Saturday 6 April 2013

What I skipped

From "The New Unmarried Moms" by Kay S. Hymowitz
For many Americans, the phrase "young single mother" conjures up a picture of a teenage high-school dropout. But that image is out of date. Teen pregnancy rates have been declining for two decades now. Today's typical unmarried mother is a high-school graduate in her early 20s who may very well be living with her child's father.Despite her apparent advantages, however, she faces many of the same problems that we used to associate with her younger sisters. If 30 is the new 20, today's unmarried 20-somethings are the new teen moms. And the tragic consequences are much the same: children raised in homes that often put them at an enormous disadvantage from the very start of life. (more)

I have always made a point of having no regrets about the past. Wait, that makes it sound like I'm somehow choosing to not have regrets.  Maybe I am choosing not to, maybe I'm lucky in  that I have no reason for regrets.

Sometimes I've wondered: if age impacted my fertility, meaning I could  not give birth to my own children, would I regret not having babies earlier? in my 20s for example (I was 31 before we even started trying.) As far as we know, we do not have female factor infertility. But if we found out we did...and if it turned out to be age-related, would I regret "putting off" childbearing until  my 30s?

(Saying I "put off" childbearing makes it sound like there were dozens of eligible, attractive, healthy men chasing me around saying "PLEASE HAVE SEX WITH ME. PLEASE PLEASE PLEASE BE THE MOTHER OF MY CHILDREN." That was, I'm afraid, not the case at all. So "put off" is kind of an inaccurate term. A more accurate description of the decision would be "recognized that my life was not baby-friendly by any stretch of the imagination, and took steps to ensure there were no pregnancies, for my own good and that of everyone else potentially involved.")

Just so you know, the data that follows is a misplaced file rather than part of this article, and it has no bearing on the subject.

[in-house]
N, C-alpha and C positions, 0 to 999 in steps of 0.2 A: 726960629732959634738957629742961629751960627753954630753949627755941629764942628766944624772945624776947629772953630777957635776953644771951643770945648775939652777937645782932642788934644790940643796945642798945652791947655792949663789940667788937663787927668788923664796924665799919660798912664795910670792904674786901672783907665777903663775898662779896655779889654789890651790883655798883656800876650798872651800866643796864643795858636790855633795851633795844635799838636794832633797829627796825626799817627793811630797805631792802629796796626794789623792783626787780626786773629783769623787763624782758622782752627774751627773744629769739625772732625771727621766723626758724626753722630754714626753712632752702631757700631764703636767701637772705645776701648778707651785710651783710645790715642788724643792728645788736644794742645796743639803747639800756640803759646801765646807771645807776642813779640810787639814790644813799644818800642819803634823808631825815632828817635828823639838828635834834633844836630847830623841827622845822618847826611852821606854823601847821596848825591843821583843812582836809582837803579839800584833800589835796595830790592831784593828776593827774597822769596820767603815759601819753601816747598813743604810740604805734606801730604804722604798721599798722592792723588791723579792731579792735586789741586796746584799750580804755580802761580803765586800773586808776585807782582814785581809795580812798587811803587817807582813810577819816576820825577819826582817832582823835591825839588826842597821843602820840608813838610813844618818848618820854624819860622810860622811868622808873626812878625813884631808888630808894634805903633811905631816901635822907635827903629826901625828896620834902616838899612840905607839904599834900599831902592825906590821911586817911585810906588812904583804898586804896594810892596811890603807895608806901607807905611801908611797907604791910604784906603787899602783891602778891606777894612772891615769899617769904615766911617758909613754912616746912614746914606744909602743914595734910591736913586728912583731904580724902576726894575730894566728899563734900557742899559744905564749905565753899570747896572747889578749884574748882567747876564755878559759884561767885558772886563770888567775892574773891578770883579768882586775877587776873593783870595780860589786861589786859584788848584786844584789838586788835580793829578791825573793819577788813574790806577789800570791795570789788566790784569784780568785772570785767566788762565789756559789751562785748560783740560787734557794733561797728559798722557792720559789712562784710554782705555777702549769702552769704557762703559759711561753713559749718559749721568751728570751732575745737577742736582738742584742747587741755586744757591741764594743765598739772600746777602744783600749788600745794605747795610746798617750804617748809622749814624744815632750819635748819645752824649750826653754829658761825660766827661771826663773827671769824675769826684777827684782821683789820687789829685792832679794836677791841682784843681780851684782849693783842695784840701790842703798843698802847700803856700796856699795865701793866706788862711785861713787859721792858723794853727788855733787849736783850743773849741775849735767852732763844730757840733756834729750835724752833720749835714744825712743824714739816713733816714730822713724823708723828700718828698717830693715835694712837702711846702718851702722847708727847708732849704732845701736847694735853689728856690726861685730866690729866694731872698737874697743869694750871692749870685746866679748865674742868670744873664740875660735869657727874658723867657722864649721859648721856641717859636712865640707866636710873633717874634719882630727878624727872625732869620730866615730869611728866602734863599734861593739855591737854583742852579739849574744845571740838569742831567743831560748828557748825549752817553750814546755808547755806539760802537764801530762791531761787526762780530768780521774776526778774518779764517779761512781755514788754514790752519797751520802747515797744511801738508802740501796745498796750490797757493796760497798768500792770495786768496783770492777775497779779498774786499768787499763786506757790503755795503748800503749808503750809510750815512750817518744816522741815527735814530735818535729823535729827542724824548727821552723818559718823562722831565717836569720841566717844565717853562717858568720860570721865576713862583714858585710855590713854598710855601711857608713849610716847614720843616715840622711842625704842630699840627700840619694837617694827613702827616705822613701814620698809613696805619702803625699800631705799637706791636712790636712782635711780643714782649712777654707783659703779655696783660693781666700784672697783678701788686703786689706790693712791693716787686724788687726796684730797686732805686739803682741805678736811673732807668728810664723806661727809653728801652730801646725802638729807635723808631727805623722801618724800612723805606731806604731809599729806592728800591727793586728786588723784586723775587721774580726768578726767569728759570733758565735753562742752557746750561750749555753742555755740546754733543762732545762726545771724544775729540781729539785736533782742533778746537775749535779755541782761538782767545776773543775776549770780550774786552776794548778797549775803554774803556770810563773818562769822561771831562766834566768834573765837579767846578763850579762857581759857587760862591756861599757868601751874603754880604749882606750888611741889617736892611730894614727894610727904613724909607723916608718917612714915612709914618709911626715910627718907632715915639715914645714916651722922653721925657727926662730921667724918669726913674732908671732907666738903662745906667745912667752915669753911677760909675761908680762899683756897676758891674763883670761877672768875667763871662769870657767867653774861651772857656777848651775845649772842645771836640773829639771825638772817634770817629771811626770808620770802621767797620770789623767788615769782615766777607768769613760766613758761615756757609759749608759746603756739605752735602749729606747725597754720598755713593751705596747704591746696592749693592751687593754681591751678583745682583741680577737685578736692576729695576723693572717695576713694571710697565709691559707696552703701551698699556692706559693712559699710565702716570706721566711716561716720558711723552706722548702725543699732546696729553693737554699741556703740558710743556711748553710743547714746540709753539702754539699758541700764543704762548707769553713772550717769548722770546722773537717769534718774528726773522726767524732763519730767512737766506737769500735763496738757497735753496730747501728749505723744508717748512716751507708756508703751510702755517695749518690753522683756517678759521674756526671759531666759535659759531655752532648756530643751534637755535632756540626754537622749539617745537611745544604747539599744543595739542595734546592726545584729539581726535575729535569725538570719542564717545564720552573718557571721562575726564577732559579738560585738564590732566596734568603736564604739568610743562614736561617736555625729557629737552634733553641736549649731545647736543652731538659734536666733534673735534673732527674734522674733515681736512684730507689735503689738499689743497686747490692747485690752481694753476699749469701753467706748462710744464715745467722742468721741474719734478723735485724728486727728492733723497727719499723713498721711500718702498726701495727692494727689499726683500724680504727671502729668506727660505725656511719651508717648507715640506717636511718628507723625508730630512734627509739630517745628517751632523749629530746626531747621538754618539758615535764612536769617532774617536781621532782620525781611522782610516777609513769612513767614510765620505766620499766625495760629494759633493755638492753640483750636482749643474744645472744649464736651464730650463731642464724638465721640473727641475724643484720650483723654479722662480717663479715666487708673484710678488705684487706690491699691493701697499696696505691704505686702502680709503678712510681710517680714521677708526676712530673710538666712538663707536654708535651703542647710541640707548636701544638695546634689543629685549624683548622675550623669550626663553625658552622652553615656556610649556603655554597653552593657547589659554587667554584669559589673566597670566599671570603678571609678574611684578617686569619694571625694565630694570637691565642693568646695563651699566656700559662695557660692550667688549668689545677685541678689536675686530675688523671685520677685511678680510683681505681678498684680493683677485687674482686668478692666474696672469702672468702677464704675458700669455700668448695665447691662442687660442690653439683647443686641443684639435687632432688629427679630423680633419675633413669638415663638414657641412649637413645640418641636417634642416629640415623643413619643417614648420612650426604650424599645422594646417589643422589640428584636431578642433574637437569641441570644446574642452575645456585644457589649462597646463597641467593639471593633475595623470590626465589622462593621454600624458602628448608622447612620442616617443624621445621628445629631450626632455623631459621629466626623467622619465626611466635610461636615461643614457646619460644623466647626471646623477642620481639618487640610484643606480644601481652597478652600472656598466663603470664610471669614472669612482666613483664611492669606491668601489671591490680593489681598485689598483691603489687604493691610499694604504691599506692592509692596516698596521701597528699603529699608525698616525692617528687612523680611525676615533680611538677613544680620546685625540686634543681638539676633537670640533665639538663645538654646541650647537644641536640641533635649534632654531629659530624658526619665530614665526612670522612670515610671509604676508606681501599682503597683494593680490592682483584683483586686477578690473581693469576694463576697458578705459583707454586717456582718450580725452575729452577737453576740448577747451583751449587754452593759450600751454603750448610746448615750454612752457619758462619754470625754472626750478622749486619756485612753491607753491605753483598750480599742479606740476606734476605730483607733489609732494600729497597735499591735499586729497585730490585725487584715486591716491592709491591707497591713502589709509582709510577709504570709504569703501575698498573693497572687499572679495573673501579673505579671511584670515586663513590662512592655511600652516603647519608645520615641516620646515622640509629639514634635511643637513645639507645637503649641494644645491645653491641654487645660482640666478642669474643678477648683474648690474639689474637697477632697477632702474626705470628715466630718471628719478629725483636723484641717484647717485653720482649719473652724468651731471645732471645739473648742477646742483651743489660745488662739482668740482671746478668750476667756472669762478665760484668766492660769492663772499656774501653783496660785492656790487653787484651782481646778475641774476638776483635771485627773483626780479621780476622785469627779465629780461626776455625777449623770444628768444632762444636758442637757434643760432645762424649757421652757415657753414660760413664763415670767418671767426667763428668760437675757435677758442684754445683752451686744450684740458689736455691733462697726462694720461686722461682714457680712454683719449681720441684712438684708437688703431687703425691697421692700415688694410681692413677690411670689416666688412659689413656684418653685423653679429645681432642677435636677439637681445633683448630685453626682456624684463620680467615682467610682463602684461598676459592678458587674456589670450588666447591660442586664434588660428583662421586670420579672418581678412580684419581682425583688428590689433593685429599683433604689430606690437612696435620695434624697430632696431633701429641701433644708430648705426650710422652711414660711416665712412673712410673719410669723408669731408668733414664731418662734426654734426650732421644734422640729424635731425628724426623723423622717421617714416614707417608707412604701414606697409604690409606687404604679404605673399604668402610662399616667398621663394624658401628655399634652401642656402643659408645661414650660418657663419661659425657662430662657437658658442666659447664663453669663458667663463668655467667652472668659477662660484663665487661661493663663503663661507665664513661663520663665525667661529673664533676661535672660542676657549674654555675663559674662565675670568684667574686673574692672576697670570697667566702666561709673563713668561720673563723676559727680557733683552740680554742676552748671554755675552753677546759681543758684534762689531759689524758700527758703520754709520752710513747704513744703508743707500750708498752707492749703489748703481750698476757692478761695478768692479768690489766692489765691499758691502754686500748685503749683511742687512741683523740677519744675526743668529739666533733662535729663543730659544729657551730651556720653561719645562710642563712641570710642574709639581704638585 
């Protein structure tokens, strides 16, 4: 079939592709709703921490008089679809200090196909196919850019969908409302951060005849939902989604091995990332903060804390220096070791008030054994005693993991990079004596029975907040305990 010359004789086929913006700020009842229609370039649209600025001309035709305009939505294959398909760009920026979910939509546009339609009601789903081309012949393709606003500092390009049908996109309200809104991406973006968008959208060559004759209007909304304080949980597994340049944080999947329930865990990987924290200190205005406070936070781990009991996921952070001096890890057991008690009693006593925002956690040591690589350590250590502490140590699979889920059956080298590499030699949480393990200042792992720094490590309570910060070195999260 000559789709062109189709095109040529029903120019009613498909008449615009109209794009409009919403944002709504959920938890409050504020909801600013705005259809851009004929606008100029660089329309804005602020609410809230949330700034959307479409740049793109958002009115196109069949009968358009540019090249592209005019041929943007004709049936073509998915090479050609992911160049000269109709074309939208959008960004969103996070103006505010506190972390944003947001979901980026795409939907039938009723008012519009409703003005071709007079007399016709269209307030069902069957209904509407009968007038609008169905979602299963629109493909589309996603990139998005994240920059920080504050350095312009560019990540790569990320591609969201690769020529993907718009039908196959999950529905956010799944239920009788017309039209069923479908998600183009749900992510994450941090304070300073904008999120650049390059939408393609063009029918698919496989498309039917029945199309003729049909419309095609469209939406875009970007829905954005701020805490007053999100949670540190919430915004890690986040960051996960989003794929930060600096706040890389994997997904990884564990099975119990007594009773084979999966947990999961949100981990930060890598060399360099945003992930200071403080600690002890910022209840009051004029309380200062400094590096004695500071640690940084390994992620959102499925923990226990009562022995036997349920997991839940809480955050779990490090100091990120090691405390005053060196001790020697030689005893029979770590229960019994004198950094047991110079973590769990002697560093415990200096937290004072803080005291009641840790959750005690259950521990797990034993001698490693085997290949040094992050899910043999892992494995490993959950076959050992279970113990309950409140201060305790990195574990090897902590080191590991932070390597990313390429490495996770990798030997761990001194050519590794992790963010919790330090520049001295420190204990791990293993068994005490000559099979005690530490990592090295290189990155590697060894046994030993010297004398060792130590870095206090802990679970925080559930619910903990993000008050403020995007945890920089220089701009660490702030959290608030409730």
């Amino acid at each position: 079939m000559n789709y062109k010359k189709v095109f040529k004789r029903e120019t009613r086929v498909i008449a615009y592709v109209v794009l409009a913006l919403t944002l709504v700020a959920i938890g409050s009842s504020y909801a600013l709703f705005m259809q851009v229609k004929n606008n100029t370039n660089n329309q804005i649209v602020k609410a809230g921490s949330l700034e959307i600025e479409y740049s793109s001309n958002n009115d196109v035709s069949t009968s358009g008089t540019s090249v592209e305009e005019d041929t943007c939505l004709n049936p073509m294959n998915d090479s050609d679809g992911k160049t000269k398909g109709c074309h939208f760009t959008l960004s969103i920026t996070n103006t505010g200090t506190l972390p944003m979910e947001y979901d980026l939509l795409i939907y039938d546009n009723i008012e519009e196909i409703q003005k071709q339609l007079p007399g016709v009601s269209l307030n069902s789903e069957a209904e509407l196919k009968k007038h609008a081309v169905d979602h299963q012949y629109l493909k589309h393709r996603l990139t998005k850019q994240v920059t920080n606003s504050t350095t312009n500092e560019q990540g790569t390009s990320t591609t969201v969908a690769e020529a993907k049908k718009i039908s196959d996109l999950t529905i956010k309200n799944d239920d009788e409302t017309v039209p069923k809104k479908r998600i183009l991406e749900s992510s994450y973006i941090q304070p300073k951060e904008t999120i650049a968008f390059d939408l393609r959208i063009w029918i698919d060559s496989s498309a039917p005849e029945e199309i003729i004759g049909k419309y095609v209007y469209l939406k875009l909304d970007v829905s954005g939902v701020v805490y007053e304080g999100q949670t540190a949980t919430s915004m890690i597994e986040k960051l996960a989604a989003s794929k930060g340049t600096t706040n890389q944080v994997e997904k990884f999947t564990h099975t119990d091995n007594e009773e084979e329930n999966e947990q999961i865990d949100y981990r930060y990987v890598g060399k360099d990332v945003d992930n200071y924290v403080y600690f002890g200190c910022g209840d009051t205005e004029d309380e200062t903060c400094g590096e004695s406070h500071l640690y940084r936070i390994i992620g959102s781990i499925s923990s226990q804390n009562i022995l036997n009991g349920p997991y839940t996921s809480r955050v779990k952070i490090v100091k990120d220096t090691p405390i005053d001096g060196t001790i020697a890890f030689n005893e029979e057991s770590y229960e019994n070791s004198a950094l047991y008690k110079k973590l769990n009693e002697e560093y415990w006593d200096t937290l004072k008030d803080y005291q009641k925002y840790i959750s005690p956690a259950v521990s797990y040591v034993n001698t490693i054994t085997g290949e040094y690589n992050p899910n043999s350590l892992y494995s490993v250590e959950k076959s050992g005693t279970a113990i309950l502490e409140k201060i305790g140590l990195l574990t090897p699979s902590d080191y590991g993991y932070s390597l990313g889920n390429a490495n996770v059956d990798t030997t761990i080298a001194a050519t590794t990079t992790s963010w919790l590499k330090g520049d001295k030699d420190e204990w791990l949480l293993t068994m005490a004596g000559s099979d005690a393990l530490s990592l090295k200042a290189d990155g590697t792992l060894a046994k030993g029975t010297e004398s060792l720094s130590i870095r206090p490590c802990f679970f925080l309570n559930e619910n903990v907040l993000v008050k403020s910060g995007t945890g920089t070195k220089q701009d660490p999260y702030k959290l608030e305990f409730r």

I might have regrets about missing out on my fertile years, but I don't see what I could possibly have done differently. The truth is, I cannot at all imagine myself with children before 25. A pregnancy at that time would have been a disaster. After 25, the notion becomes slightly more palatable, but only slightly. The truth is, it's not until 2 years ago, give or take, that I felt realistically ready for a  baby. Even in the months after marriage, I found myself reeling with worry about a possible unplanned pregnancy, because  Mr. Turtle and I had not specifically discussed getting pregnant. I seriously considered using Plan B. I decided not to after we talked about it and agreed a pregnancy would not be the end of the world, after all. Oh the irony. Also, Plan B can make you throw up, and I really hate throwing up.

It's hard to sometimes remember that perspective, in the middle of baby- and pregnancy obsession. But I took  the choice not to have a baby as seriously as the choice to have a  baby.

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